J.S. Maloy

Professor and Kaliste Saloom Endowed Chair in Political Science , University of Louisiana Lafayette
Chapter Member: Oklahoma SSN

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About J.S.

Maloy’s teaching and research activities address overlooked but critical features of democratic regimes around the world, especially those involving the fit (or lack thereof) between ideologies and institutions. Using historical and theoretical perspectives, informed and supplemented by studies of how democratic politics actually operates, he finds that the empirical realities of inequality and oligarchy which other scholars have documented across the globe are often the product of deliberate institutional design. The appropriate meaning of the phrase “democratic reform” in our times must therefore be less about correcting abuses or turning over personnel than about re-evaluating purposes and redesigning institutions. Maloy’s previous research has emphasized in particular the oligarchic effects of periodic elections, which have displaced older, non-electoral forms of democratic accountability involving juries, audits, and impeachments. Despite bearing no grudge against the number two in general, he often finds himself, as an American citizen, directing his critical energies against two-house legislatures and two-party systems. (When public policy isn’t at stake, however, he very much enjoys watching two sports teams clash on the field of battle.)

In the News

Guest to discuss U.S. foreign policy under President-Elect Donald Trump on KRVS's Bayou to Beltway, J.S. Maloy (with Chad Parker and Rich Frankel), December 14, 2016.
Guest to discuss the strategies, the issues, and the outcomes of the 2016 Election on KRVS's Bayou to Beltway, J.S. Maloy (with Mike Stagg and Carol Ross), November 9, 2016.
Guest to discuss election-night programing on KLFY-News, J.S. Maloy, November 8, 2016.
Guest to discuss the Republican Convention on KRVS's Bayou to Beltway, J.S. Maloy (with Dr. Christie Maloyed), July 27, 2016.
Guest to discuss American presidential primaries and the general election on KOKI-TV’s Daybreak, J.S. Maloy, 2008.


"Intermediate Conditions of Democratic Accountability: A Response to Electoral Skepticism" Politics & Governance 3, no. 2 (2015): 76-89.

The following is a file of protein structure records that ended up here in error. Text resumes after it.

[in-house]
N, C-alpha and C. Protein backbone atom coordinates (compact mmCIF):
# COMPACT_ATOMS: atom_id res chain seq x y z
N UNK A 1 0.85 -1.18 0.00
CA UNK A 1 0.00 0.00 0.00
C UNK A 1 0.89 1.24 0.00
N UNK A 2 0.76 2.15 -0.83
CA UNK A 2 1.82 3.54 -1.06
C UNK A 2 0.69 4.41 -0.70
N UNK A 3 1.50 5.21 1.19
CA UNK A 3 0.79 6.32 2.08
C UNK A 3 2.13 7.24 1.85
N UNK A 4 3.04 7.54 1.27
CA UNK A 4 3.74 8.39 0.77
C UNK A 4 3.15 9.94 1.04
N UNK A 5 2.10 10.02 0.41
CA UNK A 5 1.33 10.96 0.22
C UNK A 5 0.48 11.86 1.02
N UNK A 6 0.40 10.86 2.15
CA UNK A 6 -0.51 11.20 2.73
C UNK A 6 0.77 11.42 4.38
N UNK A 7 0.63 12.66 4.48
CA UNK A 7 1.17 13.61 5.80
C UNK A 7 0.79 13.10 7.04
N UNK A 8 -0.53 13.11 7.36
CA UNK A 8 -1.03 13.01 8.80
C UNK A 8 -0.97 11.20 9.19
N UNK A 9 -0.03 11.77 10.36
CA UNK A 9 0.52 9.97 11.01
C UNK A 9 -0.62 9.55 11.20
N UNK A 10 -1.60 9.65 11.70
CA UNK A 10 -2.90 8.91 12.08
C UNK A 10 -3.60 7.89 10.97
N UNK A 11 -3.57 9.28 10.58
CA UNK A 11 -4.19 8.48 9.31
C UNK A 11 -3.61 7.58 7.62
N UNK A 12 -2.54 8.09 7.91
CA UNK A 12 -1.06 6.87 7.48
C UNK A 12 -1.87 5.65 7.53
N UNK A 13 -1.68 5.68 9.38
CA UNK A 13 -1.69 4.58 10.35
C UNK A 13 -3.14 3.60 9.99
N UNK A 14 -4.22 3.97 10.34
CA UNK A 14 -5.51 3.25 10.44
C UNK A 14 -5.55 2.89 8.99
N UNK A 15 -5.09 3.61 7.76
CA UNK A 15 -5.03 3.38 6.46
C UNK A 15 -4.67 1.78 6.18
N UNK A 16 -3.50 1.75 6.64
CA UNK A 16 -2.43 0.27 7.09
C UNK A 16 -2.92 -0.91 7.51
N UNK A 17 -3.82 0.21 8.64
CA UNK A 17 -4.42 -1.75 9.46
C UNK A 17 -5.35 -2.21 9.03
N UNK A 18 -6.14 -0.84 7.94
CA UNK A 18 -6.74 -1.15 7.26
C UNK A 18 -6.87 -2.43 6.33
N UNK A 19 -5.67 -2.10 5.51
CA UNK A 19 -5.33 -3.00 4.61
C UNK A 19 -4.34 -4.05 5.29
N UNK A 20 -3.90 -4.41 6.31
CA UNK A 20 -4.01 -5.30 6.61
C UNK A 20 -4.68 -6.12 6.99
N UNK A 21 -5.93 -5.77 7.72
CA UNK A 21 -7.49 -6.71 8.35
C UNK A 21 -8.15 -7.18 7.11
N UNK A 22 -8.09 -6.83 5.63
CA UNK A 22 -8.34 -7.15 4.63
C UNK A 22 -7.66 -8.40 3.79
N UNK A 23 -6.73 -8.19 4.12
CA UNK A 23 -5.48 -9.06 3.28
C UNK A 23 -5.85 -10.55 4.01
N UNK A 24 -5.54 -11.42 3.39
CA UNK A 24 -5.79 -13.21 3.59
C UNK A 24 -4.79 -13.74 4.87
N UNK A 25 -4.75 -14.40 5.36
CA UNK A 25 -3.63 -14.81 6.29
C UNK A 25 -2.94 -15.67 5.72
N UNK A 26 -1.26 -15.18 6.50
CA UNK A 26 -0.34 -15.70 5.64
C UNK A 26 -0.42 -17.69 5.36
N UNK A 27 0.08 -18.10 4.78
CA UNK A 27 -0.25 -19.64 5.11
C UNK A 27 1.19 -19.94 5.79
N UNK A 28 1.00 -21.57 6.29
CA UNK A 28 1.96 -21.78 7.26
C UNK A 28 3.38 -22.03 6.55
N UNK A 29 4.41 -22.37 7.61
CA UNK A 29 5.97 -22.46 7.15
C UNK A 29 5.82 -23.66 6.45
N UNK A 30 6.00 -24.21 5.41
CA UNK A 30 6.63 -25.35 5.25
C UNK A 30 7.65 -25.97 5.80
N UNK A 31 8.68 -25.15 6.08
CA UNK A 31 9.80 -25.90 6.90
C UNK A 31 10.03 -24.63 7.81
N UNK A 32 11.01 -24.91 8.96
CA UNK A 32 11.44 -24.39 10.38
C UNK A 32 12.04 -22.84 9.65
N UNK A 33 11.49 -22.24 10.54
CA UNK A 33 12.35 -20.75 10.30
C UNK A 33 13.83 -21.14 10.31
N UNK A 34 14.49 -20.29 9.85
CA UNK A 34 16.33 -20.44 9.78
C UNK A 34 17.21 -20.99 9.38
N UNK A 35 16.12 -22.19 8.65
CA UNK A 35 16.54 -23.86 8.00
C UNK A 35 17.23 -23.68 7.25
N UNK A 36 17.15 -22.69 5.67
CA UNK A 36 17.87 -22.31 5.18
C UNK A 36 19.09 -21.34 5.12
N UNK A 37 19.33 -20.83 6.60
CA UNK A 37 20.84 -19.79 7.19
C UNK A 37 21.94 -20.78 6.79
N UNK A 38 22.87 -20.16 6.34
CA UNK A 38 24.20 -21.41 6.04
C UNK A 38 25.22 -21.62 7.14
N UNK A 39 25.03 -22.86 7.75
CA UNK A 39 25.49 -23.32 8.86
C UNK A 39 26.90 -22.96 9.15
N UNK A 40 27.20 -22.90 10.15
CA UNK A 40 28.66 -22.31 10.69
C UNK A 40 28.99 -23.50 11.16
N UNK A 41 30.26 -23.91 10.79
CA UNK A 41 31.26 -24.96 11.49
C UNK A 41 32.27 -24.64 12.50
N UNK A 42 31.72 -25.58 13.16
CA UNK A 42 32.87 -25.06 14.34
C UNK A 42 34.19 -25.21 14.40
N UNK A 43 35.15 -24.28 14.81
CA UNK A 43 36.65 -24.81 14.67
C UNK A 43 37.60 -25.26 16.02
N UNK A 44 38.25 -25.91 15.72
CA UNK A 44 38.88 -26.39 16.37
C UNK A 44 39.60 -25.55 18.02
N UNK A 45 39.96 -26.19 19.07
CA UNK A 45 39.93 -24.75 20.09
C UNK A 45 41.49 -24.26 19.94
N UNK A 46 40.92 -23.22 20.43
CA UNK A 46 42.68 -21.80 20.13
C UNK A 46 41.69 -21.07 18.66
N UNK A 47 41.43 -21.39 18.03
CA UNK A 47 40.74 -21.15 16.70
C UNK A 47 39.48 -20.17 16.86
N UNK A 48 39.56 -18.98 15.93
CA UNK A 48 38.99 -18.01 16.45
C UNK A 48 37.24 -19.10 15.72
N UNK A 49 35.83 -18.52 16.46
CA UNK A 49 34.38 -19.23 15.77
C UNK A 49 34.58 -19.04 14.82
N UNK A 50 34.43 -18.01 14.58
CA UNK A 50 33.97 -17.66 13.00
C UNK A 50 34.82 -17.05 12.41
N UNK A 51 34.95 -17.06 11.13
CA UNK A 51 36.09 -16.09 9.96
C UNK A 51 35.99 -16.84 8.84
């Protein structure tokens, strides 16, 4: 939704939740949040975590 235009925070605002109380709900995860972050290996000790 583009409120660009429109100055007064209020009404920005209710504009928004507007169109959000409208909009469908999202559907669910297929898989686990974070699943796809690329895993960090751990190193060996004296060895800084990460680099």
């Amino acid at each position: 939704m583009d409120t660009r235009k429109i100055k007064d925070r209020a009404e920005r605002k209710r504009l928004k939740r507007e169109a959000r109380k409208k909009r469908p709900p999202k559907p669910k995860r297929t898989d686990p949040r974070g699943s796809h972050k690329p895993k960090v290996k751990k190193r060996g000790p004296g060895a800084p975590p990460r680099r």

Builds on scholarly research that questions the ability of elections to make politicians accountable to voters in order to develop a "top ten" list of institutions where reform proposals could modify electoral processes to increase democratic accountability.
"Linkages of Electoral Accountability: Empirical Results and Methodological Lessons" Politics & Governance 2, no. 2 (2014): 13-27.
Reviews scholarly literature on both sides of the debate about whether periodic competitive elections can and do place effective sanctions in voters' hands to hold governments accountable, concluding that the growing trend of electoral skepticism has the better evidence and argument behind it.
Democratic Statecraft: Political Realism and Popular Power (Cambridge University Press, 2013).
Explains how realistic theories of political power have been used to support democratic regimes, rather than oligarchic or autocratic systems, in five key episodes in the history of ideas, including the Populist movement in the United States in the 1880’s and 90’s.
"Real Utopias in a Gilded Age: The Case of American Populism" New Political Science 34 (2012): 372-379.
Describes the Populists’ proposals for reforming American political and economic institutions in the 1880’s and 90’s, and compares them to proposals for “emancipatory” and “participatory” democracy around the world today.
"The First Machiavellian Moment in America" American Journal of Political Science 55 (2011): 450-462.
Analyzes debates over unicameralism and impeachment in the early Massachusetts colony (from 1630 to 1650) between pro- and anti-democratic factions of puritans, with the pro-democratic side borrowing ideas about popular accountability from the works of Niccolo Machiavelli.